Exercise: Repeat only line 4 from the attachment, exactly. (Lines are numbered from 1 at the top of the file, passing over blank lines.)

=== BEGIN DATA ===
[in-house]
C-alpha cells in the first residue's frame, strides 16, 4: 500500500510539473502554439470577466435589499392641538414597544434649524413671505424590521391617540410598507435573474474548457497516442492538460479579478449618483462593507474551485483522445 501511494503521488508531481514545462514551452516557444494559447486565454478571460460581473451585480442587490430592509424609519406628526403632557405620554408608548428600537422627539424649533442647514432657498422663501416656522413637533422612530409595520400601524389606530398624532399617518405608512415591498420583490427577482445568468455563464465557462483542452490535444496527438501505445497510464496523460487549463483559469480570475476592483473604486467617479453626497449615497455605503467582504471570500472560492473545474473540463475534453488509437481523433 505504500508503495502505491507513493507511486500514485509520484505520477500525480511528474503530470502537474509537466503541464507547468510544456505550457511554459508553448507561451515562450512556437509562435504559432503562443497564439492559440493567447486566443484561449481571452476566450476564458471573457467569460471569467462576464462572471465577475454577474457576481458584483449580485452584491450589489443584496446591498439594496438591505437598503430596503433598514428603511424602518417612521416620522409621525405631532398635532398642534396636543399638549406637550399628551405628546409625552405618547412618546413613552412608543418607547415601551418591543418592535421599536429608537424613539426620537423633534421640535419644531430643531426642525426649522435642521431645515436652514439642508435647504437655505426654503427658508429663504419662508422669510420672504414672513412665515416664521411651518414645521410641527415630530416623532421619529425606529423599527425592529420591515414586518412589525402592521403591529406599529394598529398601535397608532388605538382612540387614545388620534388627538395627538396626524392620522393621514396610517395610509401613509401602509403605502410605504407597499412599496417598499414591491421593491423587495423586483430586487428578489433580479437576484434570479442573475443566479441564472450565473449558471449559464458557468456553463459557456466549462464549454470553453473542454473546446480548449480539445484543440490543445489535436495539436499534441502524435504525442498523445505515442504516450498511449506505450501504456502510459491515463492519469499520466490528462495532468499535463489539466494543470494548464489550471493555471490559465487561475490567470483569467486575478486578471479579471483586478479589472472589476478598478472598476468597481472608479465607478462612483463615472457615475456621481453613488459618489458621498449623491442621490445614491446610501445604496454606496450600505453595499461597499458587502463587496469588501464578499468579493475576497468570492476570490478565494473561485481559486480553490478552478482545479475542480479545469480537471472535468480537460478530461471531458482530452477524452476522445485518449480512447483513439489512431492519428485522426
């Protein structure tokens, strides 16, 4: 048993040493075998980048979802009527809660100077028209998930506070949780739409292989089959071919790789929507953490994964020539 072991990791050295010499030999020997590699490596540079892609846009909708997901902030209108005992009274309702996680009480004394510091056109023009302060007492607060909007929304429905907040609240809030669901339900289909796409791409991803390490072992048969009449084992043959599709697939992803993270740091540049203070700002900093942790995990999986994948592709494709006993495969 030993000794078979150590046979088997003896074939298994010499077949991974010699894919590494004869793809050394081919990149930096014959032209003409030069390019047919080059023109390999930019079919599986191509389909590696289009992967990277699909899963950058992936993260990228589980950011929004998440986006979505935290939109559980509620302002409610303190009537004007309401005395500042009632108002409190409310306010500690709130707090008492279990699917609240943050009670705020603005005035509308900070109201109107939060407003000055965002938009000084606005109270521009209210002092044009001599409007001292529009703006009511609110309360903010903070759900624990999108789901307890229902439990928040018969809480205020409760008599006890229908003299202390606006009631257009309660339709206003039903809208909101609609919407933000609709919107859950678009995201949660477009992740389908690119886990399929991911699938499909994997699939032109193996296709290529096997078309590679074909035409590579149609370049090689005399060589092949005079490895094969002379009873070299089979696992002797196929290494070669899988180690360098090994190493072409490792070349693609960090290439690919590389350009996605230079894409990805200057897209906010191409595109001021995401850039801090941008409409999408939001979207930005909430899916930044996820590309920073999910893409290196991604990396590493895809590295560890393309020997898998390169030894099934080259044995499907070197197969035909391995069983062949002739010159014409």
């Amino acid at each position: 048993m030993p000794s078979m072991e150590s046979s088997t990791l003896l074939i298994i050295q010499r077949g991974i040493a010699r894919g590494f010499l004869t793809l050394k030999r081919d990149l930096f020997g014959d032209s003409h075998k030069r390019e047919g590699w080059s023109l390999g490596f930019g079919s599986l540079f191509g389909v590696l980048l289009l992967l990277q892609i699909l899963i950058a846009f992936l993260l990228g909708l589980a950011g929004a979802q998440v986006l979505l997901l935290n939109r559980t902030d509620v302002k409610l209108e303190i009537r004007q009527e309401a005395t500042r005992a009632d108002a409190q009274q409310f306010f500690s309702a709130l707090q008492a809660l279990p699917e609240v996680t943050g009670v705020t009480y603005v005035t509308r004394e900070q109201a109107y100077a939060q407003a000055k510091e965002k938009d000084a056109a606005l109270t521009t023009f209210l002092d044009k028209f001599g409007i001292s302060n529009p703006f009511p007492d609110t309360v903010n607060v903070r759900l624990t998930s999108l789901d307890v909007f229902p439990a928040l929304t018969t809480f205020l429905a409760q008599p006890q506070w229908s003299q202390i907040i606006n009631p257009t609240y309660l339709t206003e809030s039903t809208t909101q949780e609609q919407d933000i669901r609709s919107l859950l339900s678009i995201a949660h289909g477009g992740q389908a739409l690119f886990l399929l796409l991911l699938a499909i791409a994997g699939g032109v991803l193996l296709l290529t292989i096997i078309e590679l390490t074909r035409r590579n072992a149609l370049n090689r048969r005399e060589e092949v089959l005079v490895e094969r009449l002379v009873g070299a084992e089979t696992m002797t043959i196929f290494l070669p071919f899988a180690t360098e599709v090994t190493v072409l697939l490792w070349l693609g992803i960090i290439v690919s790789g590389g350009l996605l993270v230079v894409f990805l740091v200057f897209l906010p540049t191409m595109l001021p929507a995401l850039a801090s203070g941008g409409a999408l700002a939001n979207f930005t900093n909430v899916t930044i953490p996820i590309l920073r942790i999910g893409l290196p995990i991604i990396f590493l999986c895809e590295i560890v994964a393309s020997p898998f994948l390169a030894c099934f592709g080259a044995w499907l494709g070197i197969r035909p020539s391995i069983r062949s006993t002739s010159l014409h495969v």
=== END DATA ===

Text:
């Amino acid at each position: 048993m030993p000794s078979m072991e150590s046979s088997t990791l003896l074939i298994i050295q010499r077949g991974i040493a010699r894919g590494f010499l004869t793809l050394k030999r081919d990149l930096f020997g014959d032209s003409h075998k030069r390019e047919g590699w080059s023109l390999g490596f930019g079919s599986l540079f191509g389909v590696l980048l289009l992967l990277q892609i699909l899963i950058a846009f992936l993260l990228g909708l589980a950011g929004a979802q998440v986006l979505l997901l935290n939109r559980t902030d509620v302002k409610l209108e303190i009537r004007q009527e309401a005395t500042r005992a009632d108002a409190q009274q409310f306010f500690s309702a709130l707090q008492a809660l279990p699917e609240v996680t943050g009670v705020t009480y603005v005035t509308r004394e900070q109201a109107y100077a939060q407003a000055k510091e965002k938009d000084a056109a606005l109270t521009t023009f209210l002092d044009k028209f001599g409007i001292s302060n529009p703006f009511p007492d609110t309360v903010n607060v903070r759900l624990t998930s999108l789901d307890v909007f229902p439990a928040l929304t018969t809480f205020l429905a409760q008599p006890q506070w229908s003299q202390i907040i606006n009631p257009t609240y309660l339709t206003e809030s039903t809208t909101q949780e609609q919407d933000i669901r609709s919107l859950l339900s678009i995201a949660h289909g477009g992740q389908a739409l690119f886990l399929l796409l991911l699938a499909i791409a994997g699939g032109v991803l193996l296709l290529t292989i096997i078309e590679l390490t074909r035409r590579n072992a149609l370049n090689r048969r005399e060589e092949v089959l005079v490895e094969r009449l002379v009873g070299a084992e089979t696992m002797t043959i196929f290494l070669p071919f899988a180690t360098e599709v090994t190493v072409l697939l490792w070349l693609g992803i960090i290439v690919s790789g590389g350009l996605l993270v230079v894409f990805l740091v200057f897209l906010p540049t191409m595109l001021p929507a995401l850039a801090s203070g941008g409409a999408l700002a939001n979207f930005t900093n909430v899916t930044i953490p996820i590309l920073r942790i999910g893409l290196p995990i991604i990396f590493l999986c895809e590295i560890v994964a393309s020997p898998f994948l390169a030894c099934f592709g080259a044995w499907l494709g070197i197969r035909p020539s391995i069983r062949s006993t002739s010159l014409h495969v």